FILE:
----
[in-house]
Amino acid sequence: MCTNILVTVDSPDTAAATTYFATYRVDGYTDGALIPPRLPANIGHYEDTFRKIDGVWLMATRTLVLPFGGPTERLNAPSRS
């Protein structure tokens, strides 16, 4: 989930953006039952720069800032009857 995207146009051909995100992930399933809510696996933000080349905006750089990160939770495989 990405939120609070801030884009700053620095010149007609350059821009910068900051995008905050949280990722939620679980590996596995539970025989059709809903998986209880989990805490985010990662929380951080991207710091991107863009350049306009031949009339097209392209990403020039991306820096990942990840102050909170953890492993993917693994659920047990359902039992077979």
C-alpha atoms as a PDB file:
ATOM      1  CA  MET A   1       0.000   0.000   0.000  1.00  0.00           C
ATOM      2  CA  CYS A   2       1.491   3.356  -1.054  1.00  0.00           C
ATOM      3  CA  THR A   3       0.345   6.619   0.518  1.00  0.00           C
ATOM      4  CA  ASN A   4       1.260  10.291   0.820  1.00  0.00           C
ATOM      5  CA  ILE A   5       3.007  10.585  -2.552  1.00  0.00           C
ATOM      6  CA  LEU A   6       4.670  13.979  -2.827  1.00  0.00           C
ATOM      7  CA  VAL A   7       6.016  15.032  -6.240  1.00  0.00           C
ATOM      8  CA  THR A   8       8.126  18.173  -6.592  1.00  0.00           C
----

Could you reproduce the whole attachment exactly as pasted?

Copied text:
[in-house]
Amino acid sequence: MCTNILVTVDSPDTAAATTYFATYRVDGYTDGALIPPRLPANIGHYEDTFRKIDGVWLMATRTLVLPFGGPTERLNAPSRS
């Protein structure tokens, strides 16, 4: 989930953006039952720069800032009857 995207146009051909995100992930399933809510696996933000080349905006750089990160939770495989 990405939120609070801030884009700053620095010149007609350059821009910068900051995008905050949280990722939620679980590996596995539970025989059709809903998986209880989990805490985010990662929380951080991207710091991107863009350049306009031949009339097209392209990403020039991306820096990942990840102050909170953890492993993917693994659920047990359902039992077979």
C-alpha atoms as a PDB file:
ATOM      1  CA  MET A   1       0.000   0.000   0.000  1.00  0.00           C
ATOM      2  CA  CYS A   2       1.491   3.356  -1.054  1.00  0.00           C
ATOM      3  CA  THR A   3       0.345   6.619   0.518  1.00  0.00           C
ATOM      4  CA  ASN A   4       1.260  10.291   0.820  1.00  0.00           C
ATOM      5  CA  ILE A   5       3.007  10.585  -2.552  1.00  0.00           C
ATOM      6  CA  LEU A   6       4.670  13.979  -2.827  1.00  0.00           C
ATOM      7  CA  VAL A   7       6.016  15.032  -6.240  1.00  0.00           C
ATOM      8  CA  THR A   8       8.126  18.173  -6.592  1.00  0.00           C